The Office for National Statistics (ONS) has released its ‘excess winter deaths’ statistics, which many link to fuel poverty. It showed that an estimated 34,300 more people died in the winter of 2016/17 than in other months; a 39.5% increase on 2015/16 figures.
The term ‘fuel poverty‘ means a household’s energy costs are above the national median average. And if a household spent this amount, it would leave them officially in poverty by the recognised standard.
While the ONS doesn’t pin the blame for the rising deaths on fuel poverty, it is clear that excess deaths are steadily rising for the first time since the 1950s. It said:
The steady decline in EWDs [Excess Winder Deaths] since the 1950 to 1951 winter period has levelled off in recent years, with the most recent estimates more consistent with a slight five-year average rise since 2012 to 2013.
The ONS said that respiratory diseases like flu and pneumonia caused most deaths:
Deaths peaked at 1,830 a day in January when the average temperature was coldest: 3.9c [xls, figure 6]. The highest number of deaths were seen in the over-85s and females:
In 2014/15, the University College London said an estimated 9,000 deaths, i.e. a fifth of all excess winter ones, were due to living in a cold home. This would translate to 6,860 in 2016/17.
Fuel poverty to blame?
The government regulator, Ofgem, has proposed a “Vulnerable Customer Safeguard Tariff”. This would see a cap on prices for some people who are eligible for the Warm Home Discount. It is currently at the consultation stage. But the campaign group Fuel Poverty Action says this won’t go far enough. In a letter delivered to Ofgem on 21 November, it said [pdf] the cap was “discriminatory” and “very limited”. It continued:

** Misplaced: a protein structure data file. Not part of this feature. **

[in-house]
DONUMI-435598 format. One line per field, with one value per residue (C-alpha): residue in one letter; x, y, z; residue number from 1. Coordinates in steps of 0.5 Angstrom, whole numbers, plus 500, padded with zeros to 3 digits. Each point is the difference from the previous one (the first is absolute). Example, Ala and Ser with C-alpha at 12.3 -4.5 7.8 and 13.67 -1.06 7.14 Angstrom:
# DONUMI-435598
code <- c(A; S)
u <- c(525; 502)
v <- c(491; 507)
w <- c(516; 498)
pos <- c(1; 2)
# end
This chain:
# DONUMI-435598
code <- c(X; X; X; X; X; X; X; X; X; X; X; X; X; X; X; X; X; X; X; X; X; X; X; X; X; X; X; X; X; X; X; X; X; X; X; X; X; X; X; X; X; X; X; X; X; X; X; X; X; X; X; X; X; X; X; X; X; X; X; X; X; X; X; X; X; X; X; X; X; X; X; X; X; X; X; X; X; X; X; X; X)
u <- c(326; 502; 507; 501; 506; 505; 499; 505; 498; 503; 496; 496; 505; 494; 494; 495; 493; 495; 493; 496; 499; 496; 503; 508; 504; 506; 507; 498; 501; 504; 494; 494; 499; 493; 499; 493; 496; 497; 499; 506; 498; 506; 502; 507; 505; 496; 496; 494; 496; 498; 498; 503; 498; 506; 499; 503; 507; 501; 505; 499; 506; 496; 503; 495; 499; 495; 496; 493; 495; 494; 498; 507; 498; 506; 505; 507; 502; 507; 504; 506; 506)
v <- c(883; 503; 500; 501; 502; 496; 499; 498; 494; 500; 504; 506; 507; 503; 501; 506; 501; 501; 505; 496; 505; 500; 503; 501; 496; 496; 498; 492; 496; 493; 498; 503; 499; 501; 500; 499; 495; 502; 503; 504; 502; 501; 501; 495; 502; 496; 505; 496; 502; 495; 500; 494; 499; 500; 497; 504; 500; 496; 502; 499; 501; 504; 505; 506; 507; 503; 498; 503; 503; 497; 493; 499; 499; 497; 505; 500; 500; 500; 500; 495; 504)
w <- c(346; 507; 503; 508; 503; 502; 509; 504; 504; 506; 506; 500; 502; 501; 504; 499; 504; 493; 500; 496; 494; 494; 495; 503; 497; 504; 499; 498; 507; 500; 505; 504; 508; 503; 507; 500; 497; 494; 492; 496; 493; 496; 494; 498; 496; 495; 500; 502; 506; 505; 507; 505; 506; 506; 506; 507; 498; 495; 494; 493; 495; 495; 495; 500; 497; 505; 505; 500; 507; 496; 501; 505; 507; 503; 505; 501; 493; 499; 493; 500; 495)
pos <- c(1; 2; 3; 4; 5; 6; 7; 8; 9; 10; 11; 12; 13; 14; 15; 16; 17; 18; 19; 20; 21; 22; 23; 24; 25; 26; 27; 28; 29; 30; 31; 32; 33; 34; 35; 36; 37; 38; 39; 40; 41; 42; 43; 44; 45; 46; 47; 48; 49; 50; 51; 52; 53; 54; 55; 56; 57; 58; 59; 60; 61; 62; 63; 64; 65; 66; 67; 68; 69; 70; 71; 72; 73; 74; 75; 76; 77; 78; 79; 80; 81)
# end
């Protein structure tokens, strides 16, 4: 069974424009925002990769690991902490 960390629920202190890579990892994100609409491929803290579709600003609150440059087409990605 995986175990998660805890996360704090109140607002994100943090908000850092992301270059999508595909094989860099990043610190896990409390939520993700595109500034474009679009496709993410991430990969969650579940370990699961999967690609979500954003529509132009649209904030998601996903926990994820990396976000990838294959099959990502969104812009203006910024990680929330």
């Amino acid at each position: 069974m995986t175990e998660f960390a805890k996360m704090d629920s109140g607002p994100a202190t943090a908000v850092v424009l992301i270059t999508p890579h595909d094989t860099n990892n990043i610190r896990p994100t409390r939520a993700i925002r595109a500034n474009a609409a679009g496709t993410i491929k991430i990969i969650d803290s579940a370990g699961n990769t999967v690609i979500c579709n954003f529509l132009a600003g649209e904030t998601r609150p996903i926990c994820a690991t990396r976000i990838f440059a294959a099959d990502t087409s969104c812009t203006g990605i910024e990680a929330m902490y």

This will lead to deaths, ill health, and misery, notably for people who are disabled or have long term illnesses, and for young children and their parents…. While pensioners on low income will be covered automatically, disabled people, young children… will instead continue to pay extortionate sums to their energy suppliers.
Labour’s Shadow Business Secretary Rebecca Long-Bailey also believes the government isn’t doing enough. She told The Canary that, with wage and benefit rises not keeping up with inflation, let alone energy price rises:
It is not enough to simply tackle fuel poverty as a stand alone issue. The government must tackle the causes of fuel poverty… Without real government effort to reform our broken energy market and insulate homes as an infrastructure priority, families up and down Britain will continue to suffer.
Fuel poverty is an ever-increasing stain on the UK. When you have poverty-stricken households having the added burden of deciding whether to ‘eat or heat’, then something is seriously wrong with energy supply in the UK. And when studies suggest thousands of people die every year because they can’t afford the most basic of human rights, it’s a national scandal.
– Support the campaign group Taxpayers Against Poverty.
– Read more from The Canary on Energy.